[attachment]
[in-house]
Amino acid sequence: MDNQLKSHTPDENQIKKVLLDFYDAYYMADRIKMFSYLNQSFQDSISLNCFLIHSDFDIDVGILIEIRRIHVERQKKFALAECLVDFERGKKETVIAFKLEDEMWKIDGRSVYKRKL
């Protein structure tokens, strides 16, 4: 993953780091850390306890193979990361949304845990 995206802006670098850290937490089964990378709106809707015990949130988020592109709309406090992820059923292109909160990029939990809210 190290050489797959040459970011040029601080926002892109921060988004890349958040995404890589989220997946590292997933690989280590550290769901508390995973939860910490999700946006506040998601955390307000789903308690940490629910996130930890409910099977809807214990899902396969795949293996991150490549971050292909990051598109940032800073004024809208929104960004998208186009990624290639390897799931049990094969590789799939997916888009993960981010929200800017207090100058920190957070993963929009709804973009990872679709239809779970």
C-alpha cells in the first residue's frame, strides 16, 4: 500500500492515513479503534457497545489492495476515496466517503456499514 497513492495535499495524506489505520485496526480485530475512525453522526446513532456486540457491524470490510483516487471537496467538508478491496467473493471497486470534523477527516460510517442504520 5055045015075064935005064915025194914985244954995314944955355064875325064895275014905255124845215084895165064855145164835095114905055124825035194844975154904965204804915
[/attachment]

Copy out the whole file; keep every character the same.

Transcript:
[in-house]
Amino acid sequence: MDNQLKSHTPDENQIKKVLLDFYDAYYMADRIKMFSYLNQSFQDSISLNCFLIHSDFDIDVGILIEIRRIHVERQKKFALAECLVDFERGKKETVIAFKLEDEMWKIDGRSVYKRKL
């Protein structure tokens, strides 16, 4: 993953780091850390306890193979990361949304845990 995206802006670098850290937490089964990378709106809707015990949130988020592109709309406090992820059923292109909160990029939990809210 190290050489797959040459970011040029601080926002892109921060988004890349958040995404890589989220997946590292997933690989280590550290769901508390995973939860910490999700946006506040998601955390307000789903308690940490629910996130930890409910099977809807214990899902396969795949293996991150490549971050292909990051598109940032800073004024809208929104960004998208186009990624290639390897799931049990094969590789799939997916888009993960981010929200800017207090100058920190957070993963929009709804973009990872679709239809779970």
C-alpha cells in the first residue's frame, strides 16, 4: 500500500492515513479503534457497545489492495476515496466517503456499514 497513492495535499495524506489505520485496526480485530475512525453522526446513532456486540457491524470490510483516487471537496467538508478491496467473493471497486470534523477527516460510517442504520 5055045015075064935005064915025194914985244954995314944955355064875325064895275014905255124845215084895165064855145164835095114905055124825035194844975154904965204804915